Third molars tend to erupt relatively late and slowly, and disturbances associated with their eruption and position, for example pericoronitis and impaction, often arise in the second and third decades of life. These disturbances and their prevention are the major reasons for early removal of third molars. Accidental displacement of impacted third molars, either a root fragment, the crown or the entire tooth, is a complication that occasionally occurs during exodontia. When the molar moves to the maxillary sinus the problem is not as serious as when it gets into the pterygomandibular or infratemporal spaces. Surgeons, of course, are very much aware of this eventuality, which can cause tension and some stress during the luxation and extraction, and even more so when the surgeon is an amateur and is being helped by an experienced specialist, who probably suffers even more in his role as teacher. The surgical procedure for the retrieval of such a displaced tooth may be complex due to poor visibility and limited space. Recently a 43-year-old woman was referred urgently to our Service after a failed attempt at exodontia of an impacted left upper third molar. Radiographic examination (Fig. 1) and TAC (Fig. 2) showed that the molar was displaced into the pterygomandibular space.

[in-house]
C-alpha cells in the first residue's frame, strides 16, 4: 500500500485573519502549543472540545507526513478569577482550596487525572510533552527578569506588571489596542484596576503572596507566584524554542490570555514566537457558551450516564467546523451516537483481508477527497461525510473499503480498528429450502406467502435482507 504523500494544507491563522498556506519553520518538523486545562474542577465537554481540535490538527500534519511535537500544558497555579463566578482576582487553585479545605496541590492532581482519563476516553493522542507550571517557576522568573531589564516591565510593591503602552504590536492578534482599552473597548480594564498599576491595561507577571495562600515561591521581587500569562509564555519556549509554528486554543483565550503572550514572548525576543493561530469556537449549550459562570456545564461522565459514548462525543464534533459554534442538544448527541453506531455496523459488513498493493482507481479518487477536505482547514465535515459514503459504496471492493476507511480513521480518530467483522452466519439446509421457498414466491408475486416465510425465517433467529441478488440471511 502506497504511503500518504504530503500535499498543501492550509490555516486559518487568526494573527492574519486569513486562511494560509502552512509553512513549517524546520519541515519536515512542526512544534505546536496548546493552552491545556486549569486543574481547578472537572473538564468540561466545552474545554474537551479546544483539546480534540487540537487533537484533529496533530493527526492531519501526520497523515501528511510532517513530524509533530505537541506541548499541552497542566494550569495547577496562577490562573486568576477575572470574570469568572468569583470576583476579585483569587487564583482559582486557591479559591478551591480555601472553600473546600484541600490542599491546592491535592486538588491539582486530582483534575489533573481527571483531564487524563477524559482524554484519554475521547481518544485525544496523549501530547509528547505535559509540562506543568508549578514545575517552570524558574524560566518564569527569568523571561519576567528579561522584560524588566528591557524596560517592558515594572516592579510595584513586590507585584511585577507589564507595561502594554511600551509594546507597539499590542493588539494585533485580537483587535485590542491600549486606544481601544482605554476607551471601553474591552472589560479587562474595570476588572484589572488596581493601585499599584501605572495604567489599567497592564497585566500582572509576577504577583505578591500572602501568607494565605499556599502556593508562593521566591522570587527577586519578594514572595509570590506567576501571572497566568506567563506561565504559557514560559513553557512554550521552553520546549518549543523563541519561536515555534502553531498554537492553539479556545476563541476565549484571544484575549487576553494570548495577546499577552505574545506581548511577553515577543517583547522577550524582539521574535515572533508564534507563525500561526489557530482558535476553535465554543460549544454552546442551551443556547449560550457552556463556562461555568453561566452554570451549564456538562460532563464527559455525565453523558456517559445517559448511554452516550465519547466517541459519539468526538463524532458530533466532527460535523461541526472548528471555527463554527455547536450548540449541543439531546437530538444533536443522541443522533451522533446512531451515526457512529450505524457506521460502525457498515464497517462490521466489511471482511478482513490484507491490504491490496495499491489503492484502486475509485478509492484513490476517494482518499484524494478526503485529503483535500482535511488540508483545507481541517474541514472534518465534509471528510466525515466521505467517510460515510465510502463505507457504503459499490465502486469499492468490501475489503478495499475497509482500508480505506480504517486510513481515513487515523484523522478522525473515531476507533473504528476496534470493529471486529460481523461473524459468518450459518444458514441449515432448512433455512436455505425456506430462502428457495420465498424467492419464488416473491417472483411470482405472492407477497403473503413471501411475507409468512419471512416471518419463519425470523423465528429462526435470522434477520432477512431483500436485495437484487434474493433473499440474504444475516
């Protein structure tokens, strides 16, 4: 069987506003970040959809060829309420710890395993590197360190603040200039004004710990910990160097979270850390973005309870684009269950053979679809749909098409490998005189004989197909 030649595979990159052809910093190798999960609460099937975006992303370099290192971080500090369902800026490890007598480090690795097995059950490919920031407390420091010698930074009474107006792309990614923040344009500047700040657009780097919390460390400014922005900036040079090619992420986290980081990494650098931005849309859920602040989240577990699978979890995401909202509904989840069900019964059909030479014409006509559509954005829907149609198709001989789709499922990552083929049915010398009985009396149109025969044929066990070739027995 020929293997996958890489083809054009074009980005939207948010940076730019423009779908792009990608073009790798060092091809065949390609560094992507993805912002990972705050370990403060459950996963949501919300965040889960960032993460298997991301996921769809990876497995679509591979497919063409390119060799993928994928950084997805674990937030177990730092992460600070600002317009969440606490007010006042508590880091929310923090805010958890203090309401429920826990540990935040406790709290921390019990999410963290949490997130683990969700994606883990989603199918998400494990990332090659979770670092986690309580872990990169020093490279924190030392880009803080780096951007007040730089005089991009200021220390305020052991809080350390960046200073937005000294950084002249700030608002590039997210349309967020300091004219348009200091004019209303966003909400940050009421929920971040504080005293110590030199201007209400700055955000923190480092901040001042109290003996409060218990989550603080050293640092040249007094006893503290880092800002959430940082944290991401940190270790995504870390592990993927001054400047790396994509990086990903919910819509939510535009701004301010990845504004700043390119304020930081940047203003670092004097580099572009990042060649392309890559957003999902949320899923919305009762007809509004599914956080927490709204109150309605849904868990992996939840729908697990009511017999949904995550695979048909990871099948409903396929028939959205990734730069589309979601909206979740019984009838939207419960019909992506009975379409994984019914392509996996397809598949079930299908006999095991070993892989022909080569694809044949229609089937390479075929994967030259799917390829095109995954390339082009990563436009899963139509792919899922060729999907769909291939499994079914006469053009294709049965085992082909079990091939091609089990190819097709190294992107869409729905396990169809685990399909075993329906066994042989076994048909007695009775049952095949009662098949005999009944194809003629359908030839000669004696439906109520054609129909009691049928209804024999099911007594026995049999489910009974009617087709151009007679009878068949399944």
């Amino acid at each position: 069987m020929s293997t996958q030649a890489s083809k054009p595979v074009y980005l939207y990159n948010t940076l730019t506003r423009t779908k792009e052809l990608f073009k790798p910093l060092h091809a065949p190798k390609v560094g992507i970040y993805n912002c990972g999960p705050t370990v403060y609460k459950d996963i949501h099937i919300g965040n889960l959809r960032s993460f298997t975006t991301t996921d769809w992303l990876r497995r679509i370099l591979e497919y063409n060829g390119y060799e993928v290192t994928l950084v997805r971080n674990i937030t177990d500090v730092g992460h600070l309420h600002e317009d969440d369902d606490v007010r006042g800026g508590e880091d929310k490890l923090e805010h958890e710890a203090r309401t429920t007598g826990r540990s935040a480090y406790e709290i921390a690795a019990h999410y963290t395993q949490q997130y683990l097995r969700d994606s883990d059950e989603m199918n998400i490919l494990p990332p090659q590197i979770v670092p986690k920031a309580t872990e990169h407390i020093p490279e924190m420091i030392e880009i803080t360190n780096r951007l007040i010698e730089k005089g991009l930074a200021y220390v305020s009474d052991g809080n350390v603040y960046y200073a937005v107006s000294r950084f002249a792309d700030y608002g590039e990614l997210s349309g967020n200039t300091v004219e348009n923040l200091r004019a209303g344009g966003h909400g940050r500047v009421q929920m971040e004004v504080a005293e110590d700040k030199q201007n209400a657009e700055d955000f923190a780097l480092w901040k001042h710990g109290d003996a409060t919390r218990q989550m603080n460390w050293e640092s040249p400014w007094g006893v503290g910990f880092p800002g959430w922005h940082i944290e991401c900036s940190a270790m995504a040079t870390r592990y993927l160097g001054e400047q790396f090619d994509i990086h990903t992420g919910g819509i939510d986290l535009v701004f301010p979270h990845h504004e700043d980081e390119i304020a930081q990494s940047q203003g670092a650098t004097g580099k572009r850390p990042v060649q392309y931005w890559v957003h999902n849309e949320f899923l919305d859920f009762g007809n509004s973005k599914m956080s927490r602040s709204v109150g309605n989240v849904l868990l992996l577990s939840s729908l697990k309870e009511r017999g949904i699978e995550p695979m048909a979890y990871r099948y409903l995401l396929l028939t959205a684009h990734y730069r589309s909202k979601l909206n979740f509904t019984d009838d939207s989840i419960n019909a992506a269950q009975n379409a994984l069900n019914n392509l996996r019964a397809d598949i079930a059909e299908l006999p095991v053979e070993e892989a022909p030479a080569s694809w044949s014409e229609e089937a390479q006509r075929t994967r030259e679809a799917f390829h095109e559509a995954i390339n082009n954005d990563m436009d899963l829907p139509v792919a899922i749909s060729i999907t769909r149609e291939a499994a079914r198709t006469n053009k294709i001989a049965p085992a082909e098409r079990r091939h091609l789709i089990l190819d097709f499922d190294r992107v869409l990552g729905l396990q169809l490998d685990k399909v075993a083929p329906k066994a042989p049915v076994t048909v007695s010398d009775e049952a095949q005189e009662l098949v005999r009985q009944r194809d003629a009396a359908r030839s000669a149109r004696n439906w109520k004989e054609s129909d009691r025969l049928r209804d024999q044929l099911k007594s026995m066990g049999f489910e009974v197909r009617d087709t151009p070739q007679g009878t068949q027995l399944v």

The patient was anaesthetised and surgical procedure was initiated. To extract the molar we reached the space using and extending the incisions of the first exodontic attempt. We detached a vestibulotuberosital flap that allowed us to locate and remove the tooth with no complications (Fig. 3).

However, serious disadvantages have been reported in the location of accidentally displaced third molars to this region. We describe an easy technique for a better control of non-erupted mandibular third molars during exodontia.

Material and method

We use an anchoring device we ourselves have developed which is in some ways similar to existing devices which may also prove useful. However, given that in our procedure, the anchoring of the device with its security thread is carried out in the vestibular and/or occlusal face of the impacted molar when it has been surgically exposed, we have had to make both instrumental modifications on the anchorage itself and on the dental installation elements, that because of the nature of the molar; enamel and dentin, and its position, requires a more specialized instrument.